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Salient: Victoria University Students' Paper. Vol. 25, No. 1. 1962.

A Musical Ragbag

A Musical Ragbag

This is the biggest drawback of the whole picture. Without let-up, this musical ragbag of pseudo-Sousa and fake Wagner distracts one's attention from the scenes it is supposed to accompany. (Sometimes I wondered what was supposed to be accompanying what.) While the commentary is pointing out the needlessness of the men's deaths. Rodgers' vacuous meanderings sound suspiciously like a recruiting march.

The editing is of the unexciting kind that one might expect—a misplaced hodge-podge of miscellaneous shots haphazardly strung together. There is far too much footage devoted to irrelevant (in the context) action, so that there is a lot which should be present which has been left out.

There is some material which I have not hitherto seen—scenes from Japanese war films dealing with Pearl Harbour and the Kamikaze pilots, action in German submarines, but all the time one waits for the next sequence with anticipation, for this will be the one with which the film really comes alive. But of course it never does.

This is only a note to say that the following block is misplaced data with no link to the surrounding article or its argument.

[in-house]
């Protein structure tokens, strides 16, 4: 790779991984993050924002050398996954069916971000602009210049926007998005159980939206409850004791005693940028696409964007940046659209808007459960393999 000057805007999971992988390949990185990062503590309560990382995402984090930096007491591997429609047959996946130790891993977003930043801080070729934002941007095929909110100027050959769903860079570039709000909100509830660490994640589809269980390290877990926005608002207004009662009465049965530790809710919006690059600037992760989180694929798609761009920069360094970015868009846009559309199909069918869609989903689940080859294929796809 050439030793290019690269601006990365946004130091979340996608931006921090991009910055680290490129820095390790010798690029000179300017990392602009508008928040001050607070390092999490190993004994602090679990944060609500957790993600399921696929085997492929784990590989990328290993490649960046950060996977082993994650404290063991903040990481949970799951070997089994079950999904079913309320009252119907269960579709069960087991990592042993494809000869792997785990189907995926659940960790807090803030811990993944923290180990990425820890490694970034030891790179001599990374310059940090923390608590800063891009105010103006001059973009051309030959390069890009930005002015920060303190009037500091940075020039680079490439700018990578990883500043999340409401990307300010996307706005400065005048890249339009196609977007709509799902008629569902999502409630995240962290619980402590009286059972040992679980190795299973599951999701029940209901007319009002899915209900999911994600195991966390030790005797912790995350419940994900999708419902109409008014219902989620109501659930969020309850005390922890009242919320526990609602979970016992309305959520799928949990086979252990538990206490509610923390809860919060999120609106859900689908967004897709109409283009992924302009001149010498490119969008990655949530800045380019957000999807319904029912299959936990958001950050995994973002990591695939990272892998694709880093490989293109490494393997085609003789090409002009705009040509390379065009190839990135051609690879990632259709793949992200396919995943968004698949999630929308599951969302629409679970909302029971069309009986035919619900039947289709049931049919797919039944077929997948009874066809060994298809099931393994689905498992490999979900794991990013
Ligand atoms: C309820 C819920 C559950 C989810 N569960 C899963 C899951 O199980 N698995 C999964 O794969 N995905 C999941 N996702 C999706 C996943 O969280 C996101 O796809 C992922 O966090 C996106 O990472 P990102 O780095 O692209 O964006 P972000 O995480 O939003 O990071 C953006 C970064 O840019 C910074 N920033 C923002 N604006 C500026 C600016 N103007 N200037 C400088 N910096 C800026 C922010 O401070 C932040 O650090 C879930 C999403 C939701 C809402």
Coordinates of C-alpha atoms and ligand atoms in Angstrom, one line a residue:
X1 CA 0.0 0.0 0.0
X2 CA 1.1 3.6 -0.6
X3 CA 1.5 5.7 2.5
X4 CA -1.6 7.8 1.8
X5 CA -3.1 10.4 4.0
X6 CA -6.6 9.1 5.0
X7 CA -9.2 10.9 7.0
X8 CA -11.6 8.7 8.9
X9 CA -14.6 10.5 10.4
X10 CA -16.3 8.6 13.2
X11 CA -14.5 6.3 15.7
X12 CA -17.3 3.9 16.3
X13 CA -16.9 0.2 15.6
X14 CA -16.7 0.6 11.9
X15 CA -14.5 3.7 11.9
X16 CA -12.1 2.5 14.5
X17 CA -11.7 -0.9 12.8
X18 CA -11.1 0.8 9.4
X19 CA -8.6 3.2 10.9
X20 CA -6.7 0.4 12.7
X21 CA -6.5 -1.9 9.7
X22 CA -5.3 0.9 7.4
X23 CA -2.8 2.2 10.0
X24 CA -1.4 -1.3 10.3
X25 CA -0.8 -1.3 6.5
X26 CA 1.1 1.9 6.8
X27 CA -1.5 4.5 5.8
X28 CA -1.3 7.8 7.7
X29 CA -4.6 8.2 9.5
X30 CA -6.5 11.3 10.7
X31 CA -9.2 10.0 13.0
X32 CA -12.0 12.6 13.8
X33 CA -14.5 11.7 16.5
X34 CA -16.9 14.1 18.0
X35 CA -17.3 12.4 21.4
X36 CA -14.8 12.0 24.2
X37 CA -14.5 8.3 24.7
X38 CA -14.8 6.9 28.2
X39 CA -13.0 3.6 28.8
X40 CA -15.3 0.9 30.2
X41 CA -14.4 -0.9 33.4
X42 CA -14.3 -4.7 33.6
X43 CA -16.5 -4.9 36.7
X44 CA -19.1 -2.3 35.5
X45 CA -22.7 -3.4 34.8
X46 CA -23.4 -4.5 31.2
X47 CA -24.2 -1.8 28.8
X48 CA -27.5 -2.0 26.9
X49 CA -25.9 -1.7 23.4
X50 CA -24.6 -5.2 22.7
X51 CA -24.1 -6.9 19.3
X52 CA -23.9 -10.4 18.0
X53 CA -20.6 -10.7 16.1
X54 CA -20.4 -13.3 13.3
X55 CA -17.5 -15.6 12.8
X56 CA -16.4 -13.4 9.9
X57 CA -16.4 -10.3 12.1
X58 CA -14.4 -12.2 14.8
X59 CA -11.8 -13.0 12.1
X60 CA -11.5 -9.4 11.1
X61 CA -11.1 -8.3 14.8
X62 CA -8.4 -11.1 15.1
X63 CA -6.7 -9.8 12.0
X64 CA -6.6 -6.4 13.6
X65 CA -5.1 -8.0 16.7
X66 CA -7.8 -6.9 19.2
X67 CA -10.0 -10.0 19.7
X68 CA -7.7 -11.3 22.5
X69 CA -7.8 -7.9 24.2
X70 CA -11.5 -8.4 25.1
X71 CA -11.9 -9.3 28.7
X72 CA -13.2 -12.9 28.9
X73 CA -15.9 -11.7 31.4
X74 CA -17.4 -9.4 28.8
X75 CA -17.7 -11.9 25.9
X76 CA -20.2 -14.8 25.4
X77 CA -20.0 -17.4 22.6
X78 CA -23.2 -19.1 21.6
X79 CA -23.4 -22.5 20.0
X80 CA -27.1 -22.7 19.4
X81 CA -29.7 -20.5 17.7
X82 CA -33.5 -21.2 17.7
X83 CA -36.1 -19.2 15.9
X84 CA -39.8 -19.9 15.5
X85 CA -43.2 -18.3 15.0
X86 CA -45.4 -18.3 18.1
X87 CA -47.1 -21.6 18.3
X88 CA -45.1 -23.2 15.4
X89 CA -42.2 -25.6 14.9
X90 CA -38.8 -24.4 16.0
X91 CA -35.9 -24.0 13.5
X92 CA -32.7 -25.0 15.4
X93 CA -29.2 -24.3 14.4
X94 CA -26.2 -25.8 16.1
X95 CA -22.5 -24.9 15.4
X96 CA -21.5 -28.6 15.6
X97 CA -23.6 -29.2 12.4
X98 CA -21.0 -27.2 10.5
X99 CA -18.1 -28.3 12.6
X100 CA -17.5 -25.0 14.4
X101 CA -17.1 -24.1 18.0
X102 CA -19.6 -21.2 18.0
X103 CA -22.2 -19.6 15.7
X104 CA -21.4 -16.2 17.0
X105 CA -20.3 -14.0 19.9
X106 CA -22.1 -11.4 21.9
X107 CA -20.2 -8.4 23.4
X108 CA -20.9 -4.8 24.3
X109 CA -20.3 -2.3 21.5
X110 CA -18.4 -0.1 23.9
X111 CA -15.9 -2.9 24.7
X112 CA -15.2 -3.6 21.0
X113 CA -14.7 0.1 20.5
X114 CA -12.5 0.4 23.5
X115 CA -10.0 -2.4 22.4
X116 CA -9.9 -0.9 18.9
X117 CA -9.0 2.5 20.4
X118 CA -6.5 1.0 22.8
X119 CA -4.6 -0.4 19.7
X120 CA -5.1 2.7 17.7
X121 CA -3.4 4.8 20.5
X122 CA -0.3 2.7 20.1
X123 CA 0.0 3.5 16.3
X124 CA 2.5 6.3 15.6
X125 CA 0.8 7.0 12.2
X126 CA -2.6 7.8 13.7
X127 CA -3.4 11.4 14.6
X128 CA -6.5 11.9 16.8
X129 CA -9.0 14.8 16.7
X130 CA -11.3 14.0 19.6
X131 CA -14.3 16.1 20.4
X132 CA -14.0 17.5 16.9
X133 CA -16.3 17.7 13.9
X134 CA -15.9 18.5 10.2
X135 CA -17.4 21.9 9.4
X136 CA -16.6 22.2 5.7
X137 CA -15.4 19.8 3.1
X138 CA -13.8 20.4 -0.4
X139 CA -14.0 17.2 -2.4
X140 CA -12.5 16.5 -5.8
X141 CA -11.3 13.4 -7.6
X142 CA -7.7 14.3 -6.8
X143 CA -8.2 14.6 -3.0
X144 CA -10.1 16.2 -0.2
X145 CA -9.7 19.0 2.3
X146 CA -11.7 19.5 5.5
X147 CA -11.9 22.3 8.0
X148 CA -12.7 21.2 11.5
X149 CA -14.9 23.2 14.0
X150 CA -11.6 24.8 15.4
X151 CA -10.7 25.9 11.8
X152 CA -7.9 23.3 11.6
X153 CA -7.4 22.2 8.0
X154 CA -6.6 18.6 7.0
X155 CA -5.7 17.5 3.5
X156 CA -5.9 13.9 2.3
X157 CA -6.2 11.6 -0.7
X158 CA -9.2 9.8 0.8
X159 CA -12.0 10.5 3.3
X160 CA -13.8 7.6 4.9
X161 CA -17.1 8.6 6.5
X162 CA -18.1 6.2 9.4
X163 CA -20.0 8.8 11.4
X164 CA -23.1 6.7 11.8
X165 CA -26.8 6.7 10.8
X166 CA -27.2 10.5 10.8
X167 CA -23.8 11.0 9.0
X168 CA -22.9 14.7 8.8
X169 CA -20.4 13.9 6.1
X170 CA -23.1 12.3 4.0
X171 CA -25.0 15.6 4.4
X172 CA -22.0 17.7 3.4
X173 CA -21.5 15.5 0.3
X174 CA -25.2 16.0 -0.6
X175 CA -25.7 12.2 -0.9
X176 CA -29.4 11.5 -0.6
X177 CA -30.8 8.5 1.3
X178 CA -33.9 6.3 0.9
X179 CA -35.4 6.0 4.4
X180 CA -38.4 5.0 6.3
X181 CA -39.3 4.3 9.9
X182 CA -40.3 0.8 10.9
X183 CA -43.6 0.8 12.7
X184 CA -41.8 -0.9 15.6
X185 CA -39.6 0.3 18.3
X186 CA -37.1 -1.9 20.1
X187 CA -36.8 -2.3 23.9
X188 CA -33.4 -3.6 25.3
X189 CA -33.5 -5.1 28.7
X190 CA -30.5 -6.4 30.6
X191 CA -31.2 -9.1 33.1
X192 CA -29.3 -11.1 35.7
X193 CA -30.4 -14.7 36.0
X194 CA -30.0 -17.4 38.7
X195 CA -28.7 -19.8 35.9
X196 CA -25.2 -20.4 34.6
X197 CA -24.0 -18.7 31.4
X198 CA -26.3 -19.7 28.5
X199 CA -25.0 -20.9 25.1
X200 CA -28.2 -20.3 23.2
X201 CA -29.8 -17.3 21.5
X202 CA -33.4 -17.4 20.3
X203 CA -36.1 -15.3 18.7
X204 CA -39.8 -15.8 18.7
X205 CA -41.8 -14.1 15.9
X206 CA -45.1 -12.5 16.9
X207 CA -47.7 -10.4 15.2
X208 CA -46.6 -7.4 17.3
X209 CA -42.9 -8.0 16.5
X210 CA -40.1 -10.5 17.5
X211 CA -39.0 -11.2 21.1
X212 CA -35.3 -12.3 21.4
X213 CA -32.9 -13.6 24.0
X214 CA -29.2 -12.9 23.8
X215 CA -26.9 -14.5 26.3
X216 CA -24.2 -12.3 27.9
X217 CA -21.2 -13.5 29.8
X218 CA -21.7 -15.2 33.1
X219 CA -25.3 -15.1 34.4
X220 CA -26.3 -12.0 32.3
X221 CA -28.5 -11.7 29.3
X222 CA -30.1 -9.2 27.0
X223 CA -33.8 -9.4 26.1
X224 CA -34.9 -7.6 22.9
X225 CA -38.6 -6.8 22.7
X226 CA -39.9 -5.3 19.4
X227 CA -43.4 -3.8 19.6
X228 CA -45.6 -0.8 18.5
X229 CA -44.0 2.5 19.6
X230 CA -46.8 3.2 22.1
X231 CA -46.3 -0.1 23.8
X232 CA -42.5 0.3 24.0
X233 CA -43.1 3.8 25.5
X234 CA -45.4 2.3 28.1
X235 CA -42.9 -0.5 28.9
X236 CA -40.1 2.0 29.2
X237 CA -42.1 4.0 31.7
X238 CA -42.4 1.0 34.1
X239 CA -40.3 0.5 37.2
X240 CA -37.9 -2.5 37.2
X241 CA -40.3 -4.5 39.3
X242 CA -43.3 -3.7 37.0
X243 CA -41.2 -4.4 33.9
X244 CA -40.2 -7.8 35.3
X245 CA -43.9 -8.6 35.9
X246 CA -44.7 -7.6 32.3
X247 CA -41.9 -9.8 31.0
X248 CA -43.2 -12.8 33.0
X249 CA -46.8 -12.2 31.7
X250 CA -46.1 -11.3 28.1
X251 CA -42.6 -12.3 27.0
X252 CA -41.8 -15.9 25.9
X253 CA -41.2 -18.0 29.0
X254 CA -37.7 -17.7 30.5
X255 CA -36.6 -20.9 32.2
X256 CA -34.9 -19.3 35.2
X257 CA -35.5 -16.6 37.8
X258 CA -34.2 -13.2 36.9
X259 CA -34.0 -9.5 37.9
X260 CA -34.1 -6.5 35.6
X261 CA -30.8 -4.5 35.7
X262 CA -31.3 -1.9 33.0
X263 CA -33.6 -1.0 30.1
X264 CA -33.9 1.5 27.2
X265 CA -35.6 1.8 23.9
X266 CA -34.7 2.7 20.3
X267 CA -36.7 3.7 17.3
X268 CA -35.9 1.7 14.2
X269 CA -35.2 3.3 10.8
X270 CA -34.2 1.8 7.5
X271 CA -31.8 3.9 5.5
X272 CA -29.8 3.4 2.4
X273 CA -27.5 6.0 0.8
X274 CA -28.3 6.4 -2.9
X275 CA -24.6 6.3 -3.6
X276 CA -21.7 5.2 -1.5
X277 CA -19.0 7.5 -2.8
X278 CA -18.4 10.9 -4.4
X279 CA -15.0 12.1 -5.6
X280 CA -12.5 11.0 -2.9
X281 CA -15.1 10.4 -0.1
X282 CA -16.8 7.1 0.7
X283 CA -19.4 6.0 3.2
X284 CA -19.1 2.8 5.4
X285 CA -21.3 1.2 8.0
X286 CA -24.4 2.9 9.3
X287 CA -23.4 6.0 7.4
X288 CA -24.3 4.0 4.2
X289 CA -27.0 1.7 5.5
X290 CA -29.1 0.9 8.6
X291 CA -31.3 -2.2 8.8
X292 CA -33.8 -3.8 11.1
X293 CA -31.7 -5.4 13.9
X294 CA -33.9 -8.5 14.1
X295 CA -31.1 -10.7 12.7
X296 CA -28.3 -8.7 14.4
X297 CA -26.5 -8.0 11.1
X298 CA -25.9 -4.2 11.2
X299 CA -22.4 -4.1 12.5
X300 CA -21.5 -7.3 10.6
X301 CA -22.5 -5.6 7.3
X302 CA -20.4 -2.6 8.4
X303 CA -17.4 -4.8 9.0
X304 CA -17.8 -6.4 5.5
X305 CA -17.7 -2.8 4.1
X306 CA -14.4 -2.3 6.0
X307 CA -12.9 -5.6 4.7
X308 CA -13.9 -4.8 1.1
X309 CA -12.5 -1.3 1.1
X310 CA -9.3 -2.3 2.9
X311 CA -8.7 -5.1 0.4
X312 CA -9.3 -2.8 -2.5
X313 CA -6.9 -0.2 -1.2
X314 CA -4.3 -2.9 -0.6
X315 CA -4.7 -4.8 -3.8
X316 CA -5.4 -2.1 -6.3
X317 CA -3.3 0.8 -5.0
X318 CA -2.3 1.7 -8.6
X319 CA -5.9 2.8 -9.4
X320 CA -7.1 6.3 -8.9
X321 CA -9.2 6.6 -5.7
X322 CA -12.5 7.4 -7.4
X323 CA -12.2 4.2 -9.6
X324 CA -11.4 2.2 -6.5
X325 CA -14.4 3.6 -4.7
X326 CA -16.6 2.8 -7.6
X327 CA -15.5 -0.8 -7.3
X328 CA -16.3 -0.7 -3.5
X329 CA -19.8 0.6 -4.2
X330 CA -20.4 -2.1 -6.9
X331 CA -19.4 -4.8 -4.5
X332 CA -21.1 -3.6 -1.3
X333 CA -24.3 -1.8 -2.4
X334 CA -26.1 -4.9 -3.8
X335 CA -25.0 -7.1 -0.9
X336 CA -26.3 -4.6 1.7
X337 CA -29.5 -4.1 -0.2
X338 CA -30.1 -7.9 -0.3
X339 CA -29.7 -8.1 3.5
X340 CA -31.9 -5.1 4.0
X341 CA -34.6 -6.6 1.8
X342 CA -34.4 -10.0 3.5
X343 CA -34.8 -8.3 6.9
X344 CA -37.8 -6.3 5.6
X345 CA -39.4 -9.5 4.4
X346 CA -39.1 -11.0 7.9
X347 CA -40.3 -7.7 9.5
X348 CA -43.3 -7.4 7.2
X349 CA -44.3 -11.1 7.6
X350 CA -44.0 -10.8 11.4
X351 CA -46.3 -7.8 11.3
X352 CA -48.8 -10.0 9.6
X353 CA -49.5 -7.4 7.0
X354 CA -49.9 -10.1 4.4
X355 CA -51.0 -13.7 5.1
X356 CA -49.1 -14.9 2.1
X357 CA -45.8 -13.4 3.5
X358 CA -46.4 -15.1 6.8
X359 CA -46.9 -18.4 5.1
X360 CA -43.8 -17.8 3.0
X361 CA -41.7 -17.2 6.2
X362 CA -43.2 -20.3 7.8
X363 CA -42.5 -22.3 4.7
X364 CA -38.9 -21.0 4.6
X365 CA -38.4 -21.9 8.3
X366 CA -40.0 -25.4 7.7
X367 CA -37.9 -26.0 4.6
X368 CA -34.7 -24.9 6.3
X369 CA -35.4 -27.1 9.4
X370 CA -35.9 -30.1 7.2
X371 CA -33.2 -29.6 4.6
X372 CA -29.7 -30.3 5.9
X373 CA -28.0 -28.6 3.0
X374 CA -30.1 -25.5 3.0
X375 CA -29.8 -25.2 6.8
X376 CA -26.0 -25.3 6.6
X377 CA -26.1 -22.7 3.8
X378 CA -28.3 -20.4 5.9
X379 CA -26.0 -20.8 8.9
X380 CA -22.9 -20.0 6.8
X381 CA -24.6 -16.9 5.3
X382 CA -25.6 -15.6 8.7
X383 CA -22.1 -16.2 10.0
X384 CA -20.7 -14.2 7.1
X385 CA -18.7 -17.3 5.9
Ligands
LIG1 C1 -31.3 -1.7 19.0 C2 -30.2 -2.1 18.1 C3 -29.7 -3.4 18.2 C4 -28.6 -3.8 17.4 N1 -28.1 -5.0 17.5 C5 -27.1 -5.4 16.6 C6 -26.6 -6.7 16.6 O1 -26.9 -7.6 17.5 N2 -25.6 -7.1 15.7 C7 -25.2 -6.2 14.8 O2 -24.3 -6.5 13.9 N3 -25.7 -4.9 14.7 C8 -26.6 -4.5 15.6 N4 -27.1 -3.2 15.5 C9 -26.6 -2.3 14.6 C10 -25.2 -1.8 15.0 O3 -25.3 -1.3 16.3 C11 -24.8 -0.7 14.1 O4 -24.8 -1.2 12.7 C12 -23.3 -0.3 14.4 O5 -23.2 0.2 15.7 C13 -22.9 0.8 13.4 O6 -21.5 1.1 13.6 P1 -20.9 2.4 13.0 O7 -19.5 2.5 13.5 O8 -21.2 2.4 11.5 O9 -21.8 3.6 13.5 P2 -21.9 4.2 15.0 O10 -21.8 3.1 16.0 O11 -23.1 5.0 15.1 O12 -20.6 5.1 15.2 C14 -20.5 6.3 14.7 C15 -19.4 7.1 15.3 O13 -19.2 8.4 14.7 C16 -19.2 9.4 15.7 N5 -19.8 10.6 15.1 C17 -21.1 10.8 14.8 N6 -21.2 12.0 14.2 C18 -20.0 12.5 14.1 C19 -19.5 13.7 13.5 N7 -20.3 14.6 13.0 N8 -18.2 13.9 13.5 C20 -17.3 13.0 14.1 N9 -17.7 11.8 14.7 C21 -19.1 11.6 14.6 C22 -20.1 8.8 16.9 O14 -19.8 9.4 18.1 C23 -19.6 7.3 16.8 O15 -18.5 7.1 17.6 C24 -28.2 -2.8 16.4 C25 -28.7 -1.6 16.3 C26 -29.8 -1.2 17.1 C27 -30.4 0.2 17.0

Among the odd scenes which are the most moving, there are two which I found the most poignant of all. These are the ones about the liberation of the concentration camps (even if out of context here) and the scenes of reunion between returning servicemen and their relatives. Here, the viewer feels like an intruder and at last one feels involved in (the film—the emotional conviction that has been missing from the rest of the film at last appears.

It is amazing that any film-maker with such raw material could so ineptly bungle the job of assembling it. From all points of view the East German productions such as Operation Teutonic Sword, Resnais' Nuit Et Brouillard or the Swedish Mcin Kampf remain object lessons on the compilation of actuality material into a meaningful and artistically satisfying whole.

Finally, what was the point in assembling this old material? Nostalgia, a desire to prevent future war, or what? The aim remains as confused as the treatment.

Also over-used are the scenes of sunrise and sunset, seen from the hilltops on which the Negroes have their shacks. These are very pretty and, in their travelogue way, just as irrelevant to the action as the shots of airliners leaving Rio. The stilted acting of the children and the ending in which they will, it is implied, carry on Orpheus' tradition with his guitar, is overwhelmingly banal—a fitting conclusion to a mediocre film.